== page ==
BIRDING THE LUNE ESTUARY, THE UPLANDS OF BOWLAND AND BEYOND

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CLOUGHA PIKE. UNTIL RECENT YEARS THE BOWLAND STRONGHOLD FOR THE STONECHAT

Tuesday, 12 January 2010

Snow Geese.



No photographs of Snow Geese but this is the frozen Aldcliffe Marsh looking NW towards the Golden Ball at Snatchems in the background during the recent ice-age where four have been located since 27 February having previously been on Carnforth Marsh for a 'few' week's always in the company of Greylags - of which I counted at least 550 on 29 December on Aldcliffe Marsh - and which is precisely what they continue to do here.

There seem to be no records of any Snow Geese in GB that are unquestionably of wild origin, such confirmation can only be through the occurrence of a ringed bird. However, that any have ever occurred in Europe was confirmed by an adult observed in the Netherlands in April 1980, this bird was bearing a blue and a metal ring which transpired to have been the very combination used on male goslings by a research team in Manitoba, Canada three years earlier in 1977.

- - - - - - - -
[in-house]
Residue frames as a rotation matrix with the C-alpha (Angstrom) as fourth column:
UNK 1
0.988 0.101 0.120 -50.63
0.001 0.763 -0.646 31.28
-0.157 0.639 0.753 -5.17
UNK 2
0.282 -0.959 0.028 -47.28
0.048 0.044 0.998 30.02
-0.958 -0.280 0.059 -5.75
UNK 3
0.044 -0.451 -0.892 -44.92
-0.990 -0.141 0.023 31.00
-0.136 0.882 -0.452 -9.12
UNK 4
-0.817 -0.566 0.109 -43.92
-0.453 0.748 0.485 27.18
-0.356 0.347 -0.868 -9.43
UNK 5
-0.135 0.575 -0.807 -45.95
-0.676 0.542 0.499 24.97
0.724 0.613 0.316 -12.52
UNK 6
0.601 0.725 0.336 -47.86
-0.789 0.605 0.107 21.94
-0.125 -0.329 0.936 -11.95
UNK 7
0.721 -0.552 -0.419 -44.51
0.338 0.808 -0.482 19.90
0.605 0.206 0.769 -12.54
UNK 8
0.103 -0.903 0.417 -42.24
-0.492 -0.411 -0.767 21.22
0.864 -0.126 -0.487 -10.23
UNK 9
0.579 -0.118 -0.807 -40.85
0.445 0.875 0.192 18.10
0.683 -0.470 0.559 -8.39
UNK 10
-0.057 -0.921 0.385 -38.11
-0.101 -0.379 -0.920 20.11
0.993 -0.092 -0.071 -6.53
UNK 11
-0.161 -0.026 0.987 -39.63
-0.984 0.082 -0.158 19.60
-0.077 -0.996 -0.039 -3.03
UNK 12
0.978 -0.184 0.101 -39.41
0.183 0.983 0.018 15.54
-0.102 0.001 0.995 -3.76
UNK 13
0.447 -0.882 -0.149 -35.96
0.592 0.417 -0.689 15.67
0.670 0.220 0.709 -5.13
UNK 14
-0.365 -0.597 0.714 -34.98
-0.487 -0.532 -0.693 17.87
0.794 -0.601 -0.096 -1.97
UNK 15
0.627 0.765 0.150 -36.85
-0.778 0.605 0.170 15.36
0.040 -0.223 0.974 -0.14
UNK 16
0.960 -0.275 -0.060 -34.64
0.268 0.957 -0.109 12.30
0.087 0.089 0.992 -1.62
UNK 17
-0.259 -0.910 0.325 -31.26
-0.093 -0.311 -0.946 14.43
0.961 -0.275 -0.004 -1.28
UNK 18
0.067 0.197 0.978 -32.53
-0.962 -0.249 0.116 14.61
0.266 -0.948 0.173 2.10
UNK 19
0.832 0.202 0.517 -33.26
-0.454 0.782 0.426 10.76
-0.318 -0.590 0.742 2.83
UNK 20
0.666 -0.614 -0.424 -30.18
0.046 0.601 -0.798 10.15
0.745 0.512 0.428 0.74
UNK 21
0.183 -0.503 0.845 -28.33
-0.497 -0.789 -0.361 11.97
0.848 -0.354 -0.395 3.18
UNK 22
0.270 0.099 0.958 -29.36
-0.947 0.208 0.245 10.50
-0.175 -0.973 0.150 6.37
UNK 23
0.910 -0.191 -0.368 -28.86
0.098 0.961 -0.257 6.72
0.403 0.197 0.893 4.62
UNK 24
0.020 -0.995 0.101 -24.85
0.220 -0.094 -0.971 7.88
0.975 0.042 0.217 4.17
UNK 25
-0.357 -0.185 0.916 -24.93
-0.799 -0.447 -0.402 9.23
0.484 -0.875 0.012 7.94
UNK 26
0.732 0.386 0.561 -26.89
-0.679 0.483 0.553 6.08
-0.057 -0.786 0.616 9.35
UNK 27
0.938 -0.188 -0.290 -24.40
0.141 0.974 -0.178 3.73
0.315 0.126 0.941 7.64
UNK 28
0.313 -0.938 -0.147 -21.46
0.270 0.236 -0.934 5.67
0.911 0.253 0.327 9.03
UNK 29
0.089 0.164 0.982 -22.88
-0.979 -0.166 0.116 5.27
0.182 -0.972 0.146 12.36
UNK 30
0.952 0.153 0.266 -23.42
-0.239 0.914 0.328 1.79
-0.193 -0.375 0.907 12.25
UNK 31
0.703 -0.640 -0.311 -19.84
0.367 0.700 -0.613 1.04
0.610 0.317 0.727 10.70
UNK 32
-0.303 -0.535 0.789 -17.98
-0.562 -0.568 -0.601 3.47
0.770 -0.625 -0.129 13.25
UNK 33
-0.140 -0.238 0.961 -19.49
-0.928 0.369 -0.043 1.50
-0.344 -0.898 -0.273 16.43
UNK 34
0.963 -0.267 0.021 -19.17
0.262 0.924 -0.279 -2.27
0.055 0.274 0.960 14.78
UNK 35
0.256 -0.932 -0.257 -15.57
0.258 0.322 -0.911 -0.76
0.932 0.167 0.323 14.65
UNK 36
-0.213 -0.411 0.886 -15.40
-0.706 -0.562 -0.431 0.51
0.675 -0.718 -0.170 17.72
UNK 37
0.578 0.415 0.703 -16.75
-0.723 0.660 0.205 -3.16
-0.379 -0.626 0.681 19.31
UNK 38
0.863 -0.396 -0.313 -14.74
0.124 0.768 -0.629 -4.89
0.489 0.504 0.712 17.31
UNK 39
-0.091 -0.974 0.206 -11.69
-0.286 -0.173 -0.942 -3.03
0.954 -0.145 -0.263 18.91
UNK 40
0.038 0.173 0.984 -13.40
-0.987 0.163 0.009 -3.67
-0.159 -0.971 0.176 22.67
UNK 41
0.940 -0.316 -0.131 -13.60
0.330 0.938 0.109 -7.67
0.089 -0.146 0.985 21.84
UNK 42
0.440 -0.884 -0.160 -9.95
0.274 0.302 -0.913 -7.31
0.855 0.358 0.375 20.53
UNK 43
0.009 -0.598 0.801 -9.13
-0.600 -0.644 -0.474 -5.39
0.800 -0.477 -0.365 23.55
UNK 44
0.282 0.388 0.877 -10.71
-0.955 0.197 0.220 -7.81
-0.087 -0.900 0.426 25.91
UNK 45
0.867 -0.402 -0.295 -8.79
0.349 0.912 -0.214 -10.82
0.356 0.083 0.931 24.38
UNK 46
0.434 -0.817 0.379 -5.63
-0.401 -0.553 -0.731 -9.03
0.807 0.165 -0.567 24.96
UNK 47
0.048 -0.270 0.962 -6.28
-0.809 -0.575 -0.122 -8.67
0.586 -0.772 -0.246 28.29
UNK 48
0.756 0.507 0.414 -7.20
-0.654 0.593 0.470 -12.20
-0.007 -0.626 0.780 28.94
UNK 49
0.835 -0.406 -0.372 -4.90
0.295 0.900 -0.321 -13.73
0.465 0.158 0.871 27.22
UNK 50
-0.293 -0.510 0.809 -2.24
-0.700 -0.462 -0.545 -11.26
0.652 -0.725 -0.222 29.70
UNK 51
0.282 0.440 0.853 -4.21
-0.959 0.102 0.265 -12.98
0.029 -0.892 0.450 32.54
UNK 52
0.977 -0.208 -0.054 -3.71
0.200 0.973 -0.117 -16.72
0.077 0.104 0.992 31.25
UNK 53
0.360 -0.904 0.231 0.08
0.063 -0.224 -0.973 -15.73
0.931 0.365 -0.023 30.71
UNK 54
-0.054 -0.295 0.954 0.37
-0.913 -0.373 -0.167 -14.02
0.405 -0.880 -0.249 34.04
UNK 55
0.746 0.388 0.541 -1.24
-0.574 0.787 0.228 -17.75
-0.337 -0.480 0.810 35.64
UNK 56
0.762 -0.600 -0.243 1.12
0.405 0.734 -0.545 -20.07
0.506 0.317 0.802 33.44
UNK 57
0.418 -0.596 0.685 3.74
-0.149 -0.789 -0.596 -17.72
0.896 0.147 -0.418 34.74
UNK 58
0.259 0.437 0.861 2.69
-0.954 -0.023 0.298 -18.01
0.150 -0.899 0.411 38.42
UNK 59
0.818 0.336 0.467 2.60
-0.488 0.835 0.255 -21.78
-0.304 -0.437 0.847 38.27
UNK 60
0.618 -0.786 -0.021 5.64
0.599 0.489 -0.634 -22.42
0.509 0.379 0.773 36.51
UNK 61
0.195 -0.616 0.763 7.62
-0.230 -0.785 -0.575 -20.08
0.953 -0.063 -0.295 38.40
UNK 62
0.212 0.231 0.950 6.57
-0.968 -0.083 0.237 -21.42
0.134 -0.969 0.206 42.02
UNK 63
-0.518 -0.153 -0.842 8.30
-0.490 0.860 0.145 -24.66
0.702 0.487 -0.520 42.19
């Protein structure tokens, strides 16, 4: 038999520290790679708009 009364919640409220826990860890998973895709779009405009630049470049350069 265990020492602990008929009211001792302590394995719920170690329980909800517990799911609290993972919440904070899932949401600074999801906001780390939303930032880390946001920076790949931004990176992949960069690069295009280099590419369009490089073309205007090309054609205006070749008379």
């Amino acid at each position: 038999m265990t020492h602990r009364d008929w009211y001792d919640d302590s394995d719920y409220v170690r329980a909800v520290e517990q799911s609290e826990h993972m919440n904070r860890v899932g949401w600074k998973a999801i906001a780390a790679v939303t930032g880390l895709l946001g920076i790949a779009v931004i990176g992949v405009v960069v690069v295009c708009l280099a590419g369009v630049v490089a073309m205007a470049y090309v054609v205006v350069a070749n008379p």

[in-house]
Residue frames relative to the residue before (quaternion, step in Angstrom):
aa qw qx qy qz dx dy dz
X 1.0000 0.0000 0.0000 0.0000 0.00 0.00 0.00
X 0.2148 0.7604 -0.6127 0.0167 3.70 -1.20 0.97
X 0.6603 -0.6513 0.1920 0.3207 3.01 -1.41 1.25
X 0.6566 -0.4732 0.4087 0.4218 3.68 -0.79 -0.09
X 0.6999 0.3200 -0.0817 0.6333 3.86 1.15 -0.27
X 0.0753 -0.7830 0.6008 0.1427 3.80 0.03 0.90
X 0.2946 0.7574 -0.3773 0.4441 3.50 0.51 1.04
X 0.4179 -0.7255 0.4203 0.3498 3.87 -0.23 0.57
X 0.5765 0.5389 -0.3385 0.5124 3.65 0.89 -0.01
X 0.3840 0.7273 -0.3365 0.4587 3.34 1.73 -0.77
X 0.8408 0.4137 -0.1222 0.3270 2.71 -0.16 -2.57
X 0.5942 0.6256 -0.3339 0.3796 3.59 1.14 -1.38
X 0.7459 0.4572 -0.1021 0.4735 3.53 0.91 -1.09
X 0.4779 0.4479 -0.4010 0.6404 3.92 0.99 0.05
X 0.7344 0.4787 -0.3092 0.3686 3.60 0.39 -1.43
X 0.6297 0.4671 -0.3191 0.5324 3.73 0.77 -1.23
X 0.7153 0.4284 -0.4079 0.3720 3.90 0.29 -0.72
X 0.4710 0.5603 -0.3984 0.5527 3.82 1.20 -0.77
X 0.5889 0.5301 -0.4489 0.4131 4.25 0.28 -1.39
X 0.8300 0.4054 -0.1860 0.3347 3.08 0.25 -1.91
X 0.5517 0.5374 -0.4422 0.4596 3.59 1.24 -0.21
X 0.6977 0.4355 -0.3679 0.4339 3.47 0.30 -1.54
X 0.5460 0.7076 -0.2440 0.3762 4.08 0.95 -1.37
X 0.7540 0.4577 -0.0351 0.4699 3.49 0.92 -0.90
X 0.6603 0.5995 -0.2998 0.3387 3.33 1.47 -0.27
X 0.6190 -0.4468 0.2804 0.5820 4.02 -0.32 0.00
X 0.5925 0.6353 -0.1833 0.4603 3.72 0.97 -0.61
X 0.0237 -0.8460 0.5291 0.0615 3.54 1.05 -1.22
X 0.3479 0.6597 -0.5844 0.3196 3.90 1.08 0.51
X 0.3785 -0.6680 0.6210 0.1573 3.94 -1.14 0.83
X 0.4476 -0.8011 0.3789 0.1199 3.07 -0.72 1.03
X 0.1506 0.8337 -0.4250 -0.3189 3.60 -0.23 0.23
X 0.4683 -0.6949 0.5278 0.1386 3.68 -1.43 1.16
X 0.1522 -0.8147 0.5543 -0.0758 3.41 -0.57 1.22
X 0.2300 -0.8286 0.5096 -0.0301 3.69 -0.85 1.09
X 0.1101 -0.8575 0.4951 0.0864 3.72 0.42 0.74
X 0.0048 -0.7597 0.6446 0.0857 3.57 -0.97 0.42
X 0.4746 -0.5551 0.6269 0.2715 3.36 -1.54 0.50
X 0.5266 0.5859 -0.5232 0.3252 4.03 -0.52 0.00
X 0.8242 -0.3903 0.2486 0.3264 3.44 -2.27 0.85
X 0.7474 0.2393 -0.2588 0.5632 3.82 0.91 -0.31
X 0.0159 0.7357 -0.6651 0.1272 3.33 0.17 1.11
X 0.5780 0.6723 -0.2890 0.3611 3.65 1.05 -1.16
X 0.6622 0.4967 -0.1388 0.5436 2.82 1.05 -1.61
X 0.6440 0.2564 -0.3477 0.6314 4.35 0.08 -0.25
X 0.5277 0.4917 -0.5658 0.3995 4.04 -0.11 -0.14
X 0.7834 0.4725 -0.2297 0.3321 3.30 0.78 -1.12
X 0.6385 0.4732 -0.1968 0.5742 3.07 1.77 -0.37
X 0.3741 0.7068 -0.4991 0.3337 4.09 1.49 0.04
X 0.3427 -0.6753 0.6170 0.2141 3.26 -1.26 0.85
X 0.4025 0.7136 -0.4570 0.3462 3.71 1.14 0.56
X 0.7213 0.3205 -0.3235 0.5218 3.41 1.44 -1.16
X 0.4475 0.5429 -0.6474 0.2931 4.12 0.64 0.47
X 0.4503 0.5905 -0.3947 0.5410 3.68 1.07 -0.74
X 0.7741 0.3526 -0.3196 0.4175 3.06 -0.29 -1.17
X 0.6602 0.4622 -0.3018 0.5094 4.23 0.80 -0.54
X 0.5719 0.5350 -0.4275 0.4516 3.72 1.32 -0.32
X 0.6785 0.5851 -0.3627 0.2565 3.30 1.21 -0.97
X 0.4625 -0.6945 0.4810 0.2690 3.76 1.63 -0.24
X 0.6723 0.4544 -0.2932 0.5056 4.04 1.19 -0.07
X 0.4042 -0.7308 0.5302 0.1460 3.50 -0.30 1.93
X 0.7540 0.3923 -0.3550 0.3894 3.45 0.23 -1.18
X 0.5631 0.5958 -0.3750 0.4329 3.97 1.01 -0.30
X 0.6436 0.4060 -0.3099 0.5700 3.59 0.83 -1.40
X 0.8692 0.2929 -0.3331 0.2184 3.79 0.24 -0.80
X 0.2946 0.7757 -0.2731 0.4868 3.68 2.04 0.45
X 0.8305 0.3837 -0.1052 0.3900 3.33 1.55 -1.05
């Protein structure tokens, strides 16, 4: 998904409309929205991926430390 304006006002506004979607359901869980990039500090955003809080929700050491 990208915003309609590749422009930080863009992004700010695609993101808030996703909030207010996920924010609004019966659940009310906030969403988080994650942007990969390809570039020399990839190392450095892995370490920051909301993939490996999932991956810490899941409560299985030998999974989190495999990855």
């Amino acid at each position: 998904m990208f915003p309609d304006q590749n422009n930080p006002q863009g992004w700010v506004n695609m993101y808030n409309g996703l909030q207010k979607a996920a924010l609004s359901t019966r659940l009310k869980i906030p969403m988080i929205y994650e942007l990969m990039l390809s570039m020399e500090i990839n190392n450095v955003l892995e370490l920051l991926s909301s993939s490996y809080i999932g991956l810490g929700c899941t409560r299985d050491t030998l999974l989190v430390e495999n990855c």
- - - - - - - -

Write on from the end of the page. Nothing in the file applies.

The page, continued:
The first record of Lesser Snow Goose to be widely accepted involved two blue phase birds found in January 1946 in Co Wexford, Ireland, the were claimed by the two observers to look like Greylags with abnormal head markings, the birds were not seen again until three months later back at the same location. By the time these two birds had departed a few observers collectively agreed the likelihood was that they were of wild origin.

                                             

And I did find an image of a Snow Goose with my thanks to Paul Baker in BC Canada......thanks Paul.

A kindly offer to transport dear Kathleen to Sainsburys - not for the first time - paid of handsomely with good views of an adult Mediterranean Gull with c.60 mainly Black-headed Gulls just upstream from the Greyhound Bridge behind the store.



2 comments:

Ray said...

I've scanned that area a right few times with little luck... though the occ. Kingfisher has been spotted there. It's in a dead area between the path to Skerton Weir and the Millennium bridge. Good find. This from Ray, of mostlybirdingwithray fame or lack of.

Pete Woodruff said...

This is about the fourth time over a period I found Med Gull here, on one occasion there were (or correct grammar should that be......was?) two.

By the way, we all have our our share of fame Ray and you/your blog are obviously no exception, keep up the good work.

Thanks for looking in much appreciated.